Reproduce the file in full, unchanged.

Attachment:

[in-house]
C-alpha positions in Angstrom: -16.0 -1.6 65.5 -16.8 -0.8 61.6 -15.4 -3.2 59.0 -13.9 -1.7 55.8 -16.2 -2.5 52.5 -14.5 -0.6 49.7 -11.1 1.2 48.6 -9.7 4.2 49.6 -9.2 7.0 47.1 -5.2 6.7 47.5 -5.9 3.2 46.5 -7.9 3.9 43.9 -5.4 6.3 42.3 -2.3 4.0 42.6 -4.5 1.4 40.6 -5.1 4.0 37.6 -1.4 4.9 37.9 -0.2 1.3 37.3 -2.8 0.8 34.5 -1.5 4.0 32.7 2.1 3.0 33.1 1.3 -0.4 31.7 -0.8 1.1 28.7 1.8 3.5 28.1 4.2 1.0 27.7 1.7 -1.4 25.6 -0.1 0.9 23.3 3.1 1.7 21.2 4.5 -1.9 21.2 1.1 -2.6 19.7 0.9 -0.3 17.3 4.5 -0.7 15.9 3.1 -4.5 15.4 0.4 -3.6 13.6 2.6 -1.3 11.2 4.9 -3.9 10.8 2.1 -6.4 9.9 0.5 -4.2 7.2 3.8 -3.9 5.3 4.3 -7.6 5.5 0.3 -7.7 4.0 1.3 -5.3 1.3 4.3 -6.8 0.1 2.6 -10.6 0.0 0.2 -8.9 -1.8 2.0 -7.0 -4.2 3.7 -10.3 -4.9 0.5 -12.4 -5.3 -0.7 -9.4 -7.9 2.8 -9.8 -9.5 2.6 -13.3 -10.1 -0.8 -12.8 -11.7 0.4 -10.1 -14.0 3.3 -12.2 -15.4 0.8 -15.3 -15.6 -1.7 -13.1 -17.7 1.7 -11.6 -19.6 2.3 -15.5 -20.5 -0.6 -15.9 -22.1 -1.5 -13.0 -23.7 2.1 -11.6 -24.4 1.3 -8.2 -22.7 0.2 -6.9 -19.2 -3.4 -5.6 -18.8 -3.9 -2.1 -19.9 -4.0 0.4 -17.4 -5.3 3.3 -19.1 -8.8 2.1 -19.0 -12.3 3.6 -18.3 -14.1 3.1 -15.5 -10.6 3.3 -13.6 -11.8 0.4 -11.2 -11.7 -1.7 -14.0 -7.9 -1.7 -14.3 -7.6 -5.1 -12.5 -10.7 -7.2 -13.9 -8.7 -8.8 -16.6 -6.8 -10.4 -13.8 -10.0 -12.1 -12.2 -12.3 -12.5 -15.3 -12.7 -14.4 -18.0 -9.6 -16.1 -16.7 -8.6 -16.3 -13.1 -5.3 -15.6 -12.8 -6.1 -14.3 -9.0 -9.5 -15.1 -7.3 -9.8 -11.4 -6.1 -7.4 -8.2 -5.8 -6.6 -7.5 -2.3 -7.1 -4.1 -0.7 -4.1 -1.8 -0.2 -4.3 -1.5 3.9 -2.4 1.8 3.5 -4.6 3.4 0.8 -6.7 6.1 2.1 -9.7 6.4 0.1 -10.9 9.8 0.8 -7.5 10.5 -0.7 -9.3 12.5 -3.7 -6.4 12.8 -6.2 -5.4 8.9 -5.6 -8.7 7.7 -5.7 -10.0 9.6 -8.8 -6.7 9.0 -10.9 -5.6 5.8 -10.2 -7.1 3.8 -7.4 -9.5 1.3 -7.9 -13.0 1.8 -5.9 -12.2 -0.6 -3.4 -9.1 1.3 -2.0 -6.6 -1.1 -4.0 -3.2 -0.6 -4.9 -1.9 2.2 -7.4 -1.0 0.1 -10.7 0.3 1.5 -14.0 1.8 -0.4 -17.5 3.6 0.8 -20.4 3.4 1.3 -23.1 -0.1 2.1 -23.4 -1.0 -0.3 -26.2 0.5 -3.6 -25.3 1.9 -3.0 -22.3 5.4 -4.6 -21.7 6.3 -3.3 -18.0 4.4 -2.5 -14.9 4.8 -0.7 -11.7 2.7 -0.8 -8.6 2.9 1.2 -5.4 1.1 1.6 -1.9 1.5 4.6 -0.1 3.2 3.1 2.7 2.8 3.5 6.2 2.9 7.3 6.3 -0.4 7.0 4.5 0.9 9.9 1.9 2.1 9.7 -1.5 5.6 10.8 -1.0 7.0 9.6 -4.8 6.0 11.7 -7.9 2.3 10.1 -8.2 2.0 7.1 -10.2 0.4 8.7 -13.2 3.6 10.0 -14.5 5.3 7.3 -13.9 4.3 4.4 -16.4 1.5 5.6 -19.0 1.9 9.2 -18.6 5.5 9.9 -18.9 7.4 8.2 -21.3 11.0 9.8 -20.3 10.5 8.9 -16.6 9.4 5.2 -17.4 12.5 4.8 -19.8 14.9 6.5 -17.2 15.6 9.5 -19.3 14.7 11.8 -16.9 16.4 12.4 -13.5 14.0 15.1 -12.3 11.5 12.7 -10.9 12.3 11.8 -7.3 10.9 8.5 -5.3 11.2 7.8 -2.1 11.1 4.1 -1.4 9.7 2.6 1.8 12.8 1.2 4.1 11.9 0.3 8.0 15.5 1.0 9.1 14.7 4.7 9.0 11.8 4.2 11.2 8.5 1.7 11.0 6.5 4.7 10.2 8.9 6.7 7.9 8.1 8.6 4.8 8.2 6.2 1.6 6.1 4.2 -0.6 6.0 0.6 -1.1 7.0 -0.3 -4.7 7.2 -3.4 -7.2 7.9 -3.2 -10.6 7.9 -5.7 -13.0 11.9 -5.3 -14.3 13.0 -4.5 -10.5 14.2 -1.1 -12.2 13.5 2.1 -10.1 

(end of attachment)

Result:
[in-house]
C-alpha positions in Angstrom: -16.0 -1.6 65.5 -16.8 -0.8 61.6 -15.4 -3.2 59.0 -13.9 -1.7 55.8 -16.2 -2.5 52.5 -14.5 -0.6 49.7 -11.1 1.2 48.6 -9.7 4.2 49.6 -9.2 7.0 47.1 -5.2 6.7 47.5 -5.9 3.2 46.5 -7.9 3.9 43.9 -5.4 6.3 42.3 -2.3 4.0 42.6 -4.5 1.4 40.6 -5.1 4.0 37.6 -1.4 4.9 37.9 -0.2 1.3 37.3 -2.8 0.8 34.5 -1.5 4.0 32.7 2.1 3.0 33.1 1.3 -0.4 31.7 -0.8 1.1 28.7 1.8 3.5 28.1 4.2 1.0 27.7 1.7 -1.4 25.6 -0.1 0.9 23.3 3.1 1.7 21.2 4.5 -1.9 21.2 1.1 -2.6 19.7 0.9 -0.3 17.3 4.5 -0.7 15.9 3.1 -4.5 15.4 0.4 -3.6 13.6 2.6 -1.3 11.2 4.9 -3.9 10.8 2.1 -6.4 9.9 0.5 -4.2 7.2 3.8 -3.9 5.3 4.3 -7.6 5.5 0.3 -7.7 4.0 1.3 -5.3 1.3 4.3 -6.8 0.1 2.6 -10.6 0.0 0.2 -8.9 -1.8 2.0 -7.0 -4.2 3.7 -10.3 -4.9 0.5 -12.4 -5.3 -0.7 -9.4 -7.9 2.8 -9.8 -9.5 2.6 -13.3 -10.1 -0.8 -12.8 -11.7 0.4 -10.1 -14.0 3.3 -12.2 -15.4 0.8 -15.3 -15.6 -1.7 -13.1 -17.7 1.7 -11.6 -19.6 2.3 -15.5 -20.5 -0.6 -15.9 -22.1 -1.5 -13.0 -23.7 2.1 -11.6 -24.4 1.3 -8.2 -22.7 0.2 -6.9 -19.2 -3.4 -5.6 -18.8 -3.9 -2.1 -19.9 -4.0 0.4 -17.4 -5.3 3.3 -19.1 -8.8 2.1 -19.0 -12.3 3.6 -18.3 -14.1 3.1 -15.5 -10.6 3.3 -13.6 -11.8 0.4 -11.2 -11.7 -1.7 -14.0 -7.9 -1.7 -14.3 -7.6 -5.1 -12.5 -10.7 -7.2 -13.9 -8.7 -8.8 -16.6 -6.8 -10.4 -13.8 -10.0 -12.1 -12.2 -12.3 -12.5 -15.3 -12.7 -14.4 -18.0 -9.6 -16.1 -16.7 -8.6 -16.3 -13.1 -5.3 -15.6 -12.8 -6.1 -14.3 -9.0 -9.5 -15.1 -7.3 -9.8 -11.4 -6.1 -7.4 -8.2 -5.8 -6.6 -7.5 -2.3 -7.1 -4.1 -0.7 -4.1 -1.8 -0.2 -4.3 -1.5 3.9 -2.4 1.8 3.5 -4.6 3.4 0.8 -6.7 6.1 2.1 -9.7 6.4 0.1 -10.9 9.8 0.8 -7.5 10.5 -0.7 -9.3 12.5 -3.7 -6.4 12.8 -6.2 -5.4 8.9 -5.6 -8.7 7.7 -5.7 -10.0 9.6 -8.8 -6.7 9.0 -10.9 -5.6 5.8 -10.2 -7.1 3.8 -7.4 -9.5 1.3 -7.9 -13.0 1.8 -5.9 -12.2 -0.6 -3.4 -9.1 1.3 -2.0 -6.6 -1.1 -4.0 -3.2 -0.6 -4.9 -1.9 2.2 -7.4 -1.0 0.1 -10.7 0.3 1.5 -14.0 1.8 -0.4 -17.5 3.6 0.8 -20.4 3.4 1.3 -23.1 -0.1 2.1 -23.4 -1.0 -0.3 -26.2 0.5 -3.6 -25.3 1.9 -3.0 -22.3 5.4 -4.6 -21.7 6.3 -3.3 -18.0 4.4 -2.5 -14.9 4.8 -0.7 -11.7 2.7 -0.8 -8.6 2.9 1.2 -5.4 1.1 1.6 -1.9 1.5 4.6 -0.1 3.2 3.1 2.7 2.8 3.5 6.2 2.9 7.3 6.3 -0.4 7.0 4.5 0.9 9.9 1.9 2.1 9.7 -1.5 5.6 10.8 -1.0 7.0 9.6 -4.8 6.0 11.7 -7.9 2.3 10.1 -8.2 2.0 7.1 -10.2 0.4 8.7 -13.2 3.6 10.0 -14.5 5.3 7.3 -13.9 4.3 4.4 -16.4 1.5 5.6 -19.0 1.9 9.2 -18.6 5.5 9.9 -18.9 7.4 8.2 -21.3 11.0 9.8 -20.3 10.5 8.9 -16.6 9.4 5.2 -17.4 12.5 4.8 -19.8 14.9 6.5 -17.2 15.6 9.5 -19.3 14.7 11.8 -16.9 16.4 12.4 -13.5 14.0 15.1 -12.3 11.5 12.7 -10.9 12.3 11.8 -7.3 10.9 8.5 -5.3 11.2 7.8 -2.1 11.1 4.1 -1.4 9.7 2.6 1.8 12.8 1.2 4.1 11.9 0.3 8.0 15.5 1.0 9.1 14.7 4.7 9.0 11.8 4.2 11.2 8.5 1.7 11.0 6.5 4.7 10.2 8.9 6.7 7.9 8.1 8.6 4.8 8.2 6.2 1.6 6.1 4.2 -0.6 6.0 0.6 -1.1 7.0 -0.3 -4.7 7.2 -3.4 -7.2 7.9 -3.2 -10.6 7.9 -5.7 -13.0 11.9 -5.3 -14.3 13.0 -4.5 -10.5 14.2 -1.1 -12.2 13.5 2.1 -10.1 